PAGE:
As stated, the goal of our online courses is to provide empirical and factual information and to foster a learning community. We do not advise people about if or how to undertake civil resistance in their particular context. However, we are finding that an impact of our courses is that people are increasing their engagement in civil resistance. For example, three months after the end of the courses, almost two-thirds of respondents in the moderated course said that their engagement in civil resistance had increased through practice, education, and news analysis. Meanwhile, none of the survey respondents reported that their engagement had decreased.
In the participant-led course, more than 88% of respondents said that their current engagement with civil resistance had increased from prior to the course, while none of the respondents reported that their individual engagement with civil resistance decreased. Also, 13% more respondents from the participant-led online course gained confidence to join civil resistance actions, while the number of participants who initially reported that they were not comfortable with participating in civil resistance (around 14%) dropped to none. All respondents from the participant-led course and more than 70% from the moderated online course noted three months after the end of the course that they became in fact more interested in learning about civil resistance.
These evaluations show a remarkable impact on online learners. We are now working to expand our online education offerings to include new self-paced courses on civil resistance—which anyone with an internet connection will be able to take for free, anywhere, anytime. These new and existing ICNC online courses aim to meet growing demand from people around the world who want to reinforce their agency for human rights, justice, and democratic rule of law with new knowledge, better skills, and appropriate tools.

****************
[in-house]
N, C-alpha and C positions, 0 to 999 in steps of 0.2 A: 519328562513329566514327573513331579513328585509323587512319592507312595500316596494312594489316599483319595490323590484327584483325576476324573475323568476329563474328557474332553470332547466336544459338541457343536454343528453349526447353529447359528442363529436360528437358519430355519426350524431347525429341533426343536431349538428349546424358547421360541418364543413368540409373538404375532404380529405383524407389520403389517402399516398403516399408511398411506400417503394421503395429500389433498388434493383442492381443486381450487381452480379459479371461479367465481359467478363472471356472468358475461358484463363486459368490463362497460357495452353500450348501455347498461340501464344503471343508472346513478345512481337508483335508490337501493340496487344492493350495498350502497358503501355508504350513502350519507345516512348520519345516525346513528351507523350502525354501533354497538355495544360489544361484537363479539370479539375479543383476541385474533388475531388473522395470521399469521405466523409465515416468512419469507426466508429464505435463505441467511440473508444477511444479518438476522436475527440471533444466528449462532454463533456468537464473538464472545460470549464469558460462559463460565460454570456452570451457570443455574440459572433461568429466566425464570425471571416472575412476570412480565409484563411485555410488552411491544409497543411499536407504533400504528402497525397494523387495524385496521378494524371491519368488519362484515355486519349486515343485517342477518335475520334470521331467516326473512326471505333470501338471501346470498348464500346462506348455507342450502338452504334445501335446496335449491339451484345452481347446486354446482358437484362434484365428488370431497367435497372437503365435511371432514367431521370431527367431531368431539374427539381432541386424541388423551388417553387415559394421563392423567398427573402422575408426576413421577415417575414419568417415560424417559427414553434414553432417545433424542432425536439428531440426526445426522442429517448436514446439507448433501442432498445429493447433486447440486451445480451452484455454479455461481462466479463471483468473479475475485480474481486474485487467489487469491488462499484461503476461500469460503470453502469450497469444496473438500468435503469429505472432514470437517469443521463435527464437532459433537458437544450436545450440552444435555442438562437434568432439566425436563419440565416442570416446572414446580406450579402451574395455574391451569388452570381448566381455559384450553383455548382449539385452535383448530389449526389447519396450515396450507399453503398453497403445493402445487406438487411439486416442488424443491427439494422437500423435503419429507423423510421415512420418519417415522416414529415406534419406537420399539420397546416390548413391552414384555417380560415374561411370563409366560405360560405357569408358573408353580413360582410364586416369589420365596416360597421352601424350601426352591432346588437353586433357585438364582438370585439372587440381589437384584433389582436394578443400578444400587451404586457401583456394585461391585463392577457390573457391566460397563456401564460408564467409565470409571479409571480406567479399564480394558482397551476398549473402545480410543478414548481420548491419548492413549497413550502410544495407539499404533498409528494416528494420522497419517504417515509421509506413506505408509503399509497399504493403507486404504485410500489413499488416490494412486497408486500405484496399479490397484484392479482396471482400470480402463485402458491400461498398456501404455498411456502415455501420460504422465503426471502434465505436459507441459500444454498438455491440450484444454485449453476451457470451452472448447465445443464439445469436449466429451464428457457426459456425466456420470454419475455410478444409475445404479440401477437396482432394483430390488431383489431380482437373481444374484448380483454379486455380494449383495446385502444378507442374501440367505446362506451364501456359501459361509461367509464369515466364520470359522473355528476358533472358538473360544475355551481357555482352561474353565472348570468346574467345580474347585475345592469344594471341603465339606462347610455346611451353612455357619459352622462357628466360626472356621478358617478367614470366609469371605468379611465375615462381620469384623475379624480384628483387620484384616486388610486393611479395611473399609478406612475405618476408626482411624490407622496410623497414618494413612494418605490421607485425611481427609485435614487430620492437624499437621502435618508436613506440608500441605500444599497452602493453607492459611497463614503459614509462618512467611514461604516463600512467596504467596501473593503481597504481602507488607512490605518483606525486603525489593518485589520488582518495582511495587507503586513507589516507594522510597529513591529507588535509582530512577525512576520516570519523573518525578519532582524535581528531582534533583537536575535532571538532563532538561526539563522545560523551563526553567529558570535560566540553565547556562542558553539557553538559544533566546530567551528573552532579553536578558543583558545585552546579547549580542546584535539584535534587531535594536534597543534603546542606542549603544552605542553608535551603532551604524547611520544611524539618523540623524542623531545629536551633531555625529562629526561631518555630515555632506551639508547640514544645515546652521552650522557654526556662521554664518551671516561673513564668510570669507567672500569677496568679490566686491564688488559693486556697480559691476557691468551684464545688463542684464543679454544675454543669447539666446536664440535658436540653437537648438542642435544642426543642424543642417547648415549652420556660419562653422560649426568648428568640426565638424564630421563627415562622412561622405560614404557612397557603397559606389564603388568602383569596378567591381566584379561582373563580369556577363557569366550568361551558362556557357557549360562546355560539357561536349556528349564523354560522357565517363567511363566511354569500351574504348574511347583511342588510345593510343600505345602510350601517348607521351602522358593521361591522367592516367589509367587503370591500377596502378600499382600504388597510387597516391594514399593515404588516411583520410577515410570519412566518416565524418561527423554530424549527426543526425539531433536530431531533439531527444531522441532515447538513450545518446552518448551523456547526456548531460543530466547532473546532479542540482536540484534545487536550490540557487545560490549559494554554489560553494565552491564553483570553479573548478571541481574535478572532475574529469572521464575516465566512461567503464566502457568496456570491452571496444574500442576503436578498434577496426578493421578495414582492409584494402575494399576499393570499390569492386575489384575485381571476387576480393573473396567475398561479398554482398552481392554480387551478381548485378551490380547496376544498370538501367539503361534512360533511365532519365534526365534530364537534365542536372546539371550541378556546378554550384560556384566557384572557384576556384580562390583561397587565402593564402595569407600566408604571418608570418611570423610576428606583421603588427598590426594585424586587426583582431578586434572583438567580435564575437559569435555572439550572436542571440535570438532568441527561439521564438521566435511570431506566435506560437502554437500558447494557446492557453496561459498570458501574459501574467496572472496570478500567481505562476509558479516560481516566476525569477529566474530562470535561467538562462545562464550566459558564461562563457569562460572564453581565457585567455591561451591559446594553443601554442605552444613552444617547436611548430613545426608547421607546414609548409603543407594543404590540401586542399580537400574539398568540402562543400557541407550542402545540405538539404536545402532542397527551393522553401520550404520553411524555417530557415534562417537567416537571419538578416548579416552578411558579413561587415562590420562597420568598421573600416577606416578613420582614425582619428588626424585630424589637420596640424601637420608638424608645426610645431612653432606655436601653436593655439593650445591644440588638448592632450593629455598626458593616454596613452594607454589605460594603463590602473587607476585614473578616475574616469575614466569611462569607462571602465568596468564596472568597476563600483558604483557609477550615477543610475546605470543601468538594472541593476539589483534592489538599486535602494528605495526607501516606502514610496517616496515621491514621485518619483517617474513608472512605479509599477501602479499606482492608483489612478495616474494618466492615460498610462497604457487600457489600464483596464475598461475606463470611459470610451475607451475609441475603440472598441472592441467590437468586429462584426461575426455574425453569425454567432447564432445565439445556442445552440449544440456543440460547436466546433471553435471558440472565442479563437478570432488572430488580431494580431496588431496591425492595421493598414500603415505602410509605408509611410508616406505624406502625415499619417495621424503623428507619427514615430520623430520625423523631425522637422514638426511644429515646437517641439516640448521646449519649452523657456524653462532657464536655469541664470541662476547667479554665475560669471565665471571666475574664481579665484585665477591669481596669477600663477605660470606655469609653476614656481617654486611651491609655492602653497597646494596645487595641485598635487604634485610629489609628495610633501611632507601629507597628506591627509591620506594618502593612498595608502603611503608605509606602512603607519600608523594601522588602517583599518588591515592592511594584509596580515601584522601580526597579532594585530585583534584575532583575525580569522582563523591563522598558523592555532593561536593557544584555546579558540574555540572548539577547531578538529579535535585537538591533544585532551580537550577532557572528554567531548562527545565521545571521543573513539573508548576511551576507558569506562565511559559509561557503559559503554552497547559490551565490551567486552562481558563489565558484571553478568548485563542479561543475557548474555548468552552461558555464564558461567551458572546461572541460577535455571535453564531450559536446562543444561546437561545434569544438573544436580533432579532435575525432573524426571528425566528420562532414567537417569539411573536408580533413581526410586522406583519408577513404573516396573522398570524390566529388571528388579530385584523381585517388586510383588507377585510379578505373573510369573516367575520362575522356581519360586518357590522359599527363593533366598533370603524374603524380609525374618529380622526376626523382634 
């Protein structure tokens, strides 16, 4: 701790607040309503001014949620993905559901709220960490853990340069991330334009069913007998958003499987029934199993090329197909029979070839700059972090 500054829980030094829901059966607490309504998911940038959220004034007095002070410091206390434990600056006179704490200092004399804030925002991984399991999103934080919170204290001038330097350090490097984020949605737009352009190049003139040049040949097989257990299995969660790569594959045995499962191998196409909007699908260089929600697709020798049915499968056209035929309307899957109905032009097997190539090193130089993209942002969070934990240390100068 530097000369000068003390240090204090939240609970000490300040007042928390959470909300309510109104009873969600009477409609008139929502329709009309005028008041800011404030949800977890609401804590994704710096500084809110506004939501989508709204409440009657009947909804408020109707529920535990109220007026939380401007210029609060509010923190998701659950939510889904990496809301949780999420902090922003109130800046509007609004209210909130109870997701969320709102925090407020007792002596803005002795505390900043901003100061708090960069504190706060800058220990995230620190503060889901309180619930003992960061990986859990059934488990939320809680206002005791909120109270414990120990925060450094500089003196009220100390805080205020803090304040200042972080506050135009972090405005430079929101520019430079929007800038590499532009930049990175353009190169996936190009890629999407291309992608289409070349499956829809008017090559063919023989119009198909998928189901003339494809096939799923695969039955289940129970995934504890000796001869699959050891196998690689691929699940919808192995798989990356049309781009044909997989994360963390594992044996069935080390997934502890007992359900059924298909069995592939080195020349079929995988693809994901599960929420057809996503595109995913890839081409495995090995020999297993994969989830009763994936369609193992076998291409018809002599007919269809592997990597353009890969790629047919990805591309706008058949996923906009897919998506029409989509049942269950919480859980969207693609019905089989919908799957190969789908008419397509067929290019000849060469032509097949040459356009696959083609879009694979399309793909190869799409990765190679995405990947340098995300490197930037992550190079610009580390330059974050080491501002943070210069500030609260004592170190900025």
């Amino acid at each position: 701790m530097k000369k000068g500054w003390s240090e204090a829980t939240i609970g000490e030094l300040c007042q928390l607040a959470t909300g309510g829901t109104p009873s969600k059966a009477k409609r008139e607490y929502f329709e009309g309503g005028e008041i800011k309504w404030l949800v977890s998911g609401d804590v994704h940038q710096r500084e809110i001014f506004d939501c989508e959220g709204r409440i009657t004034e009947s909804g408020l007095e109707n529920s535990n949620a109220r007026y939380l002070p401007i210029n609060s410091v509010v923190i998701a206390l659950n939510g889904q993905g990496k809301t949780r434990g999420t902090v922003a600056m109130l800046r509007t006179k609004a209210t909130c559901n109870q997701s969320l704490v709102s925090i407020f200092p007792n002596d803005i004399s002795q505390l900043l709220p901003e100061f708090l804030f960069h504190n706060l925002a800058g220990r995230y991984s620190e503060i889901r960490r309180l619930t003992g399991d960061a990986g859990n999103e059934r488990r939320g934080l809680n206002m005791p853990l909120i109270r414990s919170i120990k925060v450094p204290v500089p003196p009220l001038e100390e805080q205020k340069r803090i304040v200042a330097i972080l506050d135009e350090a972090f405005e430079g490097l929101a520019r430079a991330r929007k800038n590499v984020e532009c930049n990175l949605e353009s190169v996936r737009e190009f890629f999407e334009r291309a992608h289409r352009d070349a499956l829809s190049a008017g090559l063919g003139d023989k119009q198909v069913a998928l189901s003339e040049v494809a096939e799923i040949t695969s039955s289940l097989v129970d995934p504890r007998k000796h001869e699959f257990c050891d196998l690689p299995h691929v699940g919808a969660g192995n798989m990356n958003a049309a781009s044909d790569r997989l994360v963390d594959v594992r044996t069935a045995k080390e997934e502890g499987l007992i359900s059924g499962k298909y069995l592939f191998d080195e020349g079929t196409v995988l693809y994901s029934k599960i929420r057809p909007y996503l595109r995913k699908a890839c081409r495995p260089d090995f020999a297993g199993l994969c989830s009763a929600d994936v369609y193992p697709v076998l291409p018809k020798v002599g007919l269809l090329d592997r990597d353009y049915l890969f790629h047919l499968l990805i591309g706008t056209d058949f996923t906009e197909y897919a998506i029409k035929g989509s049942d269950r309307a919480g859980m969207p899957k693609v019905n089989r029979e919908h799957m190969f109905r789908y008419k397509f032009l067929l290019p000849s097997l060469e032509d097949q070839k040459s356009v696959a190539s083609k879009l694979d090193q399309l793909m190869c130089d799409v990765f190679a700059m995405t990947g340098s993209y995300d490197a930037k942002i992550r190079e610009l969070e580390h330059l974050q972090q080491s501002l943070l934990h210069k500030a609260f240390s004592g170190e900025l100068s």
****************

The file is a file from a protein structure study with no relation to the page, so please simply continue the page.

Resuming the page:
Meanwhile, we continue refining evaluation instruments for our online teaching, focusing on five areas:
Our newly updated 2019 evaluation templates attempt to capture the above. We welcome others to review, adopt, and further refine these instruments in light of their own learning objectives, target audience, and teachable content:
Dr. Maciej Bartkowski is a Senior Advisor to ICNC. He works on academic programs to support teaching, research and study on civil resistance. He is a series editor of the ICNC Monographs and ICNC Special Reports, and book editor of Recovering Nonviolent History. You can follow him @macbartkow